The Economics of Demolition: Creative Destruction
While China publishes up-to-date statistics on the new construction persistently adding to its urban skylines, official records of the many structures torn down each year are hard to come by. The Economist looks to recent research from GK Dragonomics to report on the amount of housing that disappeared between 2005 and 2010. The report outlines the “economics of demolition” in China, and explains why the rate of housing demolition can be expected to slow in years to come:
The two censuses show that a great deal of housing was built between 2005 and 2010. But a lot of housing was also unbuilt. Over five years, 1.85 billion square metres of 20th-century housing disappeared, more than 16% of the total.
Most of this demolished housing was built in the 1980s, when China’s housing was mostly constructed by state-owned enterprises and allocated to employees by their work unit. These properties, which were often cramped and dingy, will not be missed. And yet even these demolitions illustrate an important truth about China’s economy. Insofar as its restless activity is dedicated to destroying old things rather than building new ones, it is not adding to the country’s wealth, properly defined. Traditional measurements of economic growth, which make no deductions for assets lost, fail to capture this nuance: wrecking crews are always good for GDP, though their impact is destructive.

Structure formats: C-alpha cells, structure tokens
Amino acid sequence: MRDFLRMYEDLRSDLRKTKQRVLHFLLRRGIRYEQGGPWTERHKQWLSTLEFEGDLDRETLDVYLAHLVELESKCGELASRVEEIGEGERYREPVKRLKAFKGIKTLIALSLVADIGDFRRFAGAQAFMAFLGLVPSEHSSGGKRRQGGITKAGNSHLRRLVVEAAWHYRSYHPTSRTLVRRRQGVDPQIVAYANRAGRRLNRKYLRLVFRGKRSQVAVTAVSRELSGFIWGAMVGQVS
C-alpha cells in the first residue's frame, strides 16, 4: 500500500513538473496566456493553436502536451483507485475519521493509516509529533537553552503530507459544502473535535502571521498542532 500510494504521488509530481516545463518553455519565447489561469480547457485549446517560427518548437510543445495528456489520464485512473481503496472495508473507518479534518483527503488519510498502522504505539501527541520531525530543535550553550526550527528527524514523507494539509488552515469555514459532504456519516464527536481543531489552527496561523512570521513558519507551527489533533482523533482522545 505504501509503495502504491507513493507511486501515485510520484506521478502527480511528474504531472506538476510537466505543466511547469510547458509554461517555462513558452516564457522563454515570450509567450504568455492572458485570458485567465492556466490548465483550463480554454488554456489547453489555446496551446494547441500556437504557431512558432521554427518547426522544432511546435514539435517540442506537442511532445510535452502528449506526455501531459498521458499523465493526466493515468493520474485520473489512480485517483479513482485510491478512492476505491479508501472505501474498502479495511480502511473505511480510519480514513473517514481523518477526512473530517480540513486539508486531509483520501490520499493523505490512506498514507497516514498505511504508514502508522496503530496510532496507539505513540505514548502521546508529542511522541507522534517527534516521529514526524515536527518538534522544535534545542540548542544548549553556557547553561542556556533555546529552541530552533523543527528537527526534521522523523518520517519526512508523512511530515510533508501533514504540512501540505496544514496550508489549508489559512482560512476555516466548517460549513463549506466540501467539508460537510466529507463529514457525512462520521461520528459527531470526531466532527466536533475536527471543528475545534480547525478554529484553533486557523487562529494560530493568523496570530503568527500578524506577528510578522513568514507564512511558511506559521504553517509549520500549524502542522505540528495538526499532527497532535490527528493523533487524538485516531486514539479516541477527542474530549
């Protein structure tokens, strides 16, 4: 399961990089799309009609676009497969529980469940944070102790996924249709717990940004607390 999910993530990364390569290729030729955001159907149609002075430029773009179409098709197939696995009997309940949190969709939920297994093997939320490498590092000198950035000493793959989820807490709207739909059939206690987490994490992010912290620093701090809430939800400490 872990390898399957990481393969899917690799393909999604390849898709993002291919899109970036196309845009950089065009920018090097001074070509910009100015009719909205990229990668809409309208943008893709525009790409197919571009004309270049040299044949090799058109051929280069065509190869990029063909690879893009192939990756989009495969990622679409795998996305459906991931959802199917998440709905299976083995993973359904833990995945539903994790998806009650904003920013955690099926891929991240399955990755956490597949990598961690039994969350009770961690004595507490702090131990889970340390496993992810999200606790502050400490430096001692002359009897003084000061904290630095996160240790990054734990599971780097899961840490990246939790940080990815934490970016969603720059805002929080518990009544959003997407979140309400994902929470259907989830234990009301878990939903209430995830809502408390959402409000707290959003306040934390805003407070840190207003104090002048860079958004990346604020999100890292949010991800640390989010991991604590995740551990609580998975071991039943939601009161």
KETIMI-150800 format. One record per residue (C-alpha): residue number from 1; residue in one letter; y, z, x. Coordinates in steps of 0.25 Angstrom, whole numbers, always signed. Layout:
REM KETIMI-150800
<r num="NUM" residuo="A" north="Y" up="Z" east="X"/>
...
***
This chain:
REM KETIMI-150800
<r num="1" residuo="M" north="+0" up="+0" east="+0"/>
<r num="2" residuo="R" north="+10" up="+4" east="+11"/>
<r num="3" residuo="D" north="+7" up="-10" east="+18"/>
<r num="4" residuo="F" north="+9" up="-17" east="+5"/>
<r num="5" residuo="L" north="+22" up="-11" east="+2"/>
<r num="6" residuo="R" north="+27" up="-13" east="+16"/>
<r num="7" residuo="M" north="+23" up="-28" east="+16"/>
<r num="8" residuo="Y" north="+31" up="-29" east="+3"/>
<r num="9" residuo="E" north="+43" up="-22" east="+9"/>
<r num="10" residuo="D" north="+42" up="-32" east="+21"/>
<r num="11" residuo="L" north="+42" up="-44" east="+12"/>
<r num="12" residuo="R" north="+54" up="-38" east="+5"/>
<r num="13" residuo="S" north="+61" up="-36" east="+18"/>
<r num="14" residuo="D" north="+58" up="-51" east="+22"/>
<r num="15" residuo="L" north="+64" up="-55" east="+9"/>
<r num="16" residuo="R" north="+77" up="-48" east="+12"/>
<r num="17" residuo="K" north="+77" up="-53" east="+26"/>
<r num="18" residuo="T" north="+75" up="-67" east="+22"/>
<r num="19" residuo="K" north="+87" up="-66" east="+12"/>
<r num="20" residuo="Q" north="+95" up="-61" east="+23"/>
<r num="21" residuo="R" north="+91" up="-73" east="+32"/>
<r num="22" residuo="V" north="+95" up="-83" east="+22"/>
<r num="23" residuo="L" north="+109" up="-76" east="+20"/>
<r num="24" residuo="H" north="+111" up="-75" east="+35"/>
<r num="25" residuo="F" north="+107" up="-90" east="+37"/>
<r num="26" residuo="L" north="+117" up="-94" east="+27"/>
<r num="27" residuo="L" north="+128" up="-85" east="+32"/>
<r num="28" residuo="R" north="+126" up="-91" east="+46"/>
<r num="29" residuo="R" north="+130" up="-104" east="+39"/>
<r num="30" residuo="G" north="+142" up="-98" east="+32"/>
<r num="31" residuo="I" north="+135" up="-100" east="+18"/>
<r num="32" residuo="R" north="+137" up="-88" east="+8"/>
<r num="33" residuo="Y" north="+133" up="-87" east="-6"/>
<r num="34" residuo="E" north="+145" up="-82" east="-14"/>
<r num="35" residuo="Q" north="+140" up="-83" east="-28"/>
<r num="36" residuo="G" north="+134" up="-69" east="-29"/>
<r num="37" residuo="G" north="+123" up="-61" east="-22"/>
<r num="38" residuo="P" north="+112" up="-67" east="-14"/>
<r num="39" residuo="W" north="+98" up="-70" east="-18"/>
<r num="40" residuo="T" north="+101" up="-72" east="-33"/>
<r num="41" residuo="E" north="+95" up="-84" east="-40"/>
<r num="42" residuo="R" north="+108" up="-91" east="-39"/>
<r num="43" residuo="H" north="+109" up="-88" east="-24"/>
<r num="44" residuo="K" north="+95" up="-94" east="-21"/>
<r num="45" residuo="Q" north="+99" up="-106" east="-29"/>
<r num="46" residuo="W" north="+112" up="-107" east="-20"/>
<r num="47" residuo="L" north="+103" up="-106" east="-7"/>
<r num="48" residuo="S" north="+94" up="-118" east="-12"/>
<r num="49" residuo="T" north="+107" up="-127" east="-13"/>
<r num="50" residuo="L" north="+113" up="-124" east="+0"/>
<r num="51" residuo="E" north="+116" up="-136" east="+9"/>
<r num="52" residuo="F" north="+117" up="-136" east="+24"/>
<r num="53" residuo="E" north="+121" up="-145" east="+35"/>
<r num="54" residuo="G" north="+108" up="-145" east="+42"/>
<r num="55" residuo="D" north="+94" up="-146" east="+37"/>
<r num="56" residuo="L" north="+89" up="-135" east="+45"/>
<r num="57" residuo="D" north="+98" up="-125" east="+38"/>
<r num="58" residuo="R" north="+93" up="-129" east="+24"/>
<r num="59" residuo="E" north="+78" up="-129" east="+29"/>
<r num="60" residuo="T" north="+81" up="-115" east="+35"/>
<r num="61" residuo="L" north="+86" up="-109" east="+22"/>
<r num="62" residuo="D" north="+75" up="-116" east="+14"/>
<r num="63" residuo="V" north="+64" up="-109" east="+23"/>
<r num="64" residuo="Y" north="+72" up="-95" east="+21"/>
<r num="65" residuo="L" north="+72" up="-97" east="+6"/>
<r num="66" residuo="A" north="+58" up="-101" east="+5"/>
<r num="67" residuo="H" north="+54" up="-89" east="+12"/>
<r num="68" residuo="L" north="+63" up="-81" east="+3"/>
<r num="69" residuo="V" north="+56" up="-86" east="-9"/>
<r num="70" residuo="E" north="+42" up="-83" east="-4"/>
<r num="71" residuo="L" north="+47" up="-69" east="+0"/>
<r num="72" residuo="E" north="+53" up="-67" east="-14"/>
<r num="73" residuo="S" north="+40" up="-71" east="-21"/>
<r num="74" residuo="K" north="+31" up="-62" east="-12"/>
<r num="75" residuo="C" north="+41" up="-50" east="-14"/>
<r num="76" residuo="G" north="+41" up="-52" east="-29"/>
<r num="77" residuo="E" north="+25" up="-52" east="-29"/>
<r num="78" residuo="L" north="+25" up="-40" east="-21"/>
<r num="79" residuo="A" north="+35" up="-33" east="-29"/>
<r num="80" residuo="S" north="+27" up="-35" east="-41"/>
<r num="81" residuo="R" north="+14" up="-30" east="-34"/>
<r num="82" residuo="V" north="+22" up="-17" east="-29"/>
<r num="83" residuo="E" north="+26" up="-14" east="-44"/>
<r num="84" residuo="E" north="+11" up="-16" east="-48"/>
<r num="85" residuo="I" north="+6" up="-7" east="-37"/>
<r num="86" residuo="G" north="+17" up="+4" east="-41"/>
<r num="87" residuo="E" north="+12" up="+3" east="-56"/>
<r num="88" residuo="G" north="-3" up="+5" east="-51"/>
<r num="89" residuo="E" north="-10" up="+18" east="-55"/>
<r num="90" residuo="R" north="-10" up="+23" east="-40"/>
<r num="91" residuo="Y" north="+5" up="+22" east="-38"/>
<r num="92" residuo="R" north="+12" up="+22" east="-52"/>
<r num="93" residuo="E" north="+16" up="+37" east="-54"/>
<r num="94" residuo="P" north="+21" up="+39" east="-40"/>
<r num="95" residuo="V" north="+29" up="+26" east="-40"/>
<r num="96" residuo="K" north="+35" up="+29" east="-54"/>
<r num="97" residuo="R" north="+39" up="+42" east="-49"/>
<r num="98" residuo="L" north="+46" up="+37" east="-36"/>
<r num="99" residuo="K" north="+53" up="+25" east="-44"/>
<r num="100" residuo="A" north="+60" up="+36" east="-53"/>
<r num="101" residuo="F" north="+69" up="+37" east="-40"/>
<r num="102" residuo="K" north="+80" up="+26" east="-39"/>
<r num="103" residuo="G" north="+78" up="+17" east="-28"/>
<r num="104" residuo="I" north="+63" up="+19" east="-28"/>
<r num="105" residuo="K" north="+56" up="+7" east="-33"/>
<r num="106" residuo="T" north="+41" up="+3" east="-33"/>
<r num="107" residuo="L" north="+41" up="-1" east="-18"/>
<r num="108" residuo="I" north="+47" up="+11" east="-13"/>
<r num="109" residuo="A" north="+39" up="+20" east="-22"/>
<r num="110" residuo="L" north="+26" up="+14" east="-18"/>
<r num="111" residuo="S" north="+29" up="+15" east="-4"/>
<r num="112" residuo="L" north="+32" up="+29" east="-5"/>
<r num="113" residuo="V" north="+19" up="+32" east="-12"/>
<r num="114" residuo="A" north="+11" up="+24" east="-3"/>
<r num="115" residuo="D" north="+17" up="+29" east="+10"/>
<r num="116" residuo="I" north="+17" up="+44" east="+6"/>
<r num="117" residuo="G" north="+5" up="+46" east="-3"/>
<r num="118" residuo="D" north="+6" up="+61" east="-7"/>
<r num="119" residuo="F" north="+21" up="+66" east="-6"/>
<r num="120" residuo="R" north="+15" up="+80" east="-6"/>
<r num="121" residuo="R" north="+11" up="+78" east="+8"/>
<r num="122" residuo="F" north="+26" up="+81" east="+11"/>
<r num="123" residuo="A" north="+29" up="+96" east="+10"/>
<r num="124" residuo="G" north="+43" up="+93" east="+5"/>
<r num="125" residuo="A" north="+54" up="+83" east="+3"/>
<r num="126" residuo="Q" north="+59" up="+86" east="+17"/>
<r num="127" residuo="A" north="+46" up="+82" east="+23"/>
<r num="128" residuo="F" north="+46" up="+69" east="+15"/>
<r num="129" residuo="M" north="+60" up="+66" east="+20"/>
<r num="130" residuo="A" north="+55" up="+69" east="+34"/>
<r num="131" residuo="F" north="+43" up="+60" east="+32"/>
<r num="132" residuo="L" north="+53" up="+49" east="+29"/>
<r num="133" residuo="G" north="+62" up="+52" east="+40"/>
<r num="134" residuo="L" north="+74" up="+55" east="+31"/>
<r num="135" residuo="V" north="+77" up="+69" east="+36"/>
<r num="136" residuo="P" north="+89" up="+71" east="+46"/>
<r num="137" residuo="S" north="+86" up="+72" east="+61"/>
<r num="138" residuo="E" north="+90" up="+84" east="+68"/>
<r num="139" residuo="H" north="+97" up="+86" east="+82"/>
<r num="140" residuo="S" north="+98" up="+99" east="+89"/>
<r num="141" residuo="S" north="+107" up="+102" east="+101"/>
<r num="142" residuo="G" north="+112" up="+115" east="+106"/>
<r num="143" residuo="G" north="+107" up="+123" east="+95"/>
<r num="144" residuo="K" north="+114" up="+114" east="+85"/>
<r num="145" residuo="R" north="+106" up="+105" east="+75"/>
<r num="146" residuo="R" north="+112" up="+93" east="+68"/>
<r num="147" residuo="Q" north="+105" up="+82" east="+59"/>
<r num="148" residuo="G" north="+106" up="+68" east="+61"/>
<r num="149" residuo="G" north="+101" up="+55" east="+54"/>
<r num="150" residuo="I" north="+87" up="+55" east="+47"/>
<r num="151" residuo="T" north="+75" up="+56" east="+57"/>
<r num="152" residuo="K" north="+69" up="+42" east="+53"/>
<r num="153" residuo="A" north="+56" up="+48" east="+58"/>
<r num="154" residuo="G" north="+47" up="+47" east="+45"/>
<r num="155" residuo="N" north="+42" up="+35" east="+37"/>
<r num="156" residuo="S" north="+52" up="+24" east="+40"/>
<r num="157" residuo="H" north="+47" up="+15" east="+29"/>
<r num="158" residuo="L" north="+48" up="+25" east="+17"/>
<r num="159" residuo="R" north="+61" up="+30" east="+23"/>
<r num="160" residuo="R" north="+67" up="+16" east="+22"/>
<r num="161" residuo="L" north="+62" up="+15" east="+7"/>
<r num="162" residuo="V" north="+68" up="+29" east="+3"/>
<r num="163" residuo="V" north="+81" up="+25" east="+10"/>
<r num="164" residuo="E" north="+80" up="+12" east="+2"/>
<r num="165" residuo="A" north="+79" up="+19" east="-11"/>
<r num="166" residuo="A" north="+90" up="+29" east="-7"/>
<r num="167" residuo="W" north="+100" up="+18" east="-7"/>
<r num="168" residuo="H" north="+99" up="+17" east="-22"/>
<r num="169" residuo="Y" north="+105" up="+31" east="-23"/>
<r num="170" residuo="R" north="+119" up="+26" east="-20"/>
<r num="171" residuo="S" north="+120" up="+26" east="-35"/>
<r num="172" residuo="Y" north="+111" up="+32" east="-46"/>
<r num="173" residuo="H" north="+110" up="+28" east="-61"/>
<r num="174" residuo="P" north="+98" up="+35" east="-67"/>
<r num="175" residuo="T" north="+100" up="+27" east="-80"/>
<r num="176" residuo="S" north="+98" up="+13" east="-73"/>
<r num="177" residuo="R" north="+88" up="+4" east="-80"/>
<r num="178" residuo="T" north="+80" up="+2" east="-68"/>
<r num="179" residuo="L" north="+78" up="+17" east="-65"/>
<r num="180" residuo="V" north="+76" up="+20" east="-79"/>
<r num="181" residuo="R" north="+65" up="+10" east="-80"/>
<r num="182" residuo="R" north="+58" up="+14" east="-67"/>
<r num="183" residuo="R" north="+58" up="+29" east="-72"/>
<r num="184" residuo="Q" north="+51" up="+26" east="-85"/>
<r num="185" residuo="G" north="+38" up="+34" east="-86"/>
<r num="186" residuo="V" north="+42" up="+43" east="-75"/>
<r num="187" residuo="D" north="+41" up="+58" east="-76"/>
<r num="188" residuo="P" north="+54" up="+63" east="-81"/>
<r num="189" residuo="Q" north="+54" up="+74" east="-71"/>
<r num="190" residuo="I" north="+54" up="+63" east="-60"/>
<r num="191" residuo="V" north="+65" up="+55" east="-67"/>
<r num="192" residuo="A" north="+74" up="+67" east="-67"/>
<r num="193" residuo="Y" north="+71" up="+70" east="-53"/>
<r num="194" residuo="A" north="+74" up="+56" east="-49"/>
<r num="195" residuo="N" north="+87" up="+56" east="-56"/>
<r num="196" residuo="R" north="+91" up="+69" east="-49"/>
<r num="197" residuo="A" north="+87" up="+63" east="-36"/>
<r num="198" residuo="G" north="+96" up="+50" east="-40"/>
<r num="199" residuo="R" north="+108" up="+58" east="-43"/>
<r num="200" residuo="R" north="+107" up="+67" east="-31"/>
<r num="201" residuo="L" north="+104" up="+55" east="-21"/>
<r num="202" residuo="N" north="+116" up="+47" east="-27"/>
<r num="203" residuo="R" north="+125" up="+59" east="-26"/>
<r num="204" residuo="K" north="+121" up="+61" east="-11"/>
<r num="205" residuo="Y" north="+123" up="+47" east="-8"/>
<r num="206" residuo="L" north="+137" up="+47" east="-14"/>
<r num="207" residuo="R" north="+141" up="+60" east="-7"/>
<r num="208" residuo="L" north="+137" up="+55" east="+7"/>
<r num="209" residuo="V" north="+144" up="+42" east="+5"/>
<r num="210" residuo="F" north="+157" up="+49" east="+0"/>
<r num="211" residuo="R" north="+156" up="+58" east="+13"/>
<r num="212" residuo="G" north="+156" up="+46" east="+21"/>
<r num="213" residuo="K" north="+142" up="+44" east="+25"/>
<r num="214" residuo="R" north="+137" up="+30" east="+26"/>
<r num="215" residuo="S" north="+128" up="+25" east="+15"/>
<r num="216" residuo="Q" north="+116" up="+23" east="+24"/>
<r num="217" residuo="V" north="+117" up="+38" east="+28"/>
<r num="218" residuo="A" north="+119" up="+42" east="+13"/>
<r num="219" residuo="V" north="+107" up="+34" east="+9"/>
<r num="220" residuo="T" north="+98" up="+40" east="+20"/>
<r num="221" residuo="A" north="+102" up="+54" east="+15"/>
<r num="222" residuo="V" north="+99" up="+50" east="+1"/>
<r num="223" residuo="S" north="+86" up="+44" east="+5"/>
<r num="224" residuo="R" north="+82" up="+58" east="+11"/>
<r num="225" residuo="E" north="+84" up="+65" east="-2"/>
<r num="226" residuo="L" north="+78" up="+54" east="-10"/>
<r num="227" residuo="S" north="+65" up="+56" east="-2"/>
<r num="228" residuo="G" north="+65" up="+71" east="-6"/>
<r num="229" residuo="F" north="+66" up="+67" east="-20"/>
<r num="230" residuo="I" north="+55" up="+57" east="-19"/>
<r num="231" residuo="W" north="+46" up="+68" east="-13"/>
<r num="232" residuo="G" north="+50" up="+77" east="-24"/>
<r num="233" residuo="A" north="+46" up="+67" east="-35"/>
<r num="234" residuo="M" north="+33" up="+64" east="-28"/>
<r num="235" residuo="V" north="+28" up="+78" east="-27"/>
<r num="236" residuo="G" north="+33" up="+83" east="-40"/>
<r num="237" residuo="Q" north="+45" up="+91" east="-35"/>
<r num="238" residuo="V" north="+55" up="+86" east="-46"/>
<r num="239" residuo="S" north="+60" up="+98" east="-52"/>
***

[GK Dragonomics researcher] Ms Yao thinks the frantic rate of demolition may slow in the years ahead. With so much 20th-century architecture destroyed, the country’s remaining houses are relatively young, she points out. (Over 40% of them were built since 2000.) These buildings should, therefore, last many years before they need to be pulled down. [Source]
The cycle of demolition and construction that comes with continued urbanization efforts produced an estimated two billion tons of waste nationwide in 2011. For more on construction and demolition in China, see prior CDT coverage.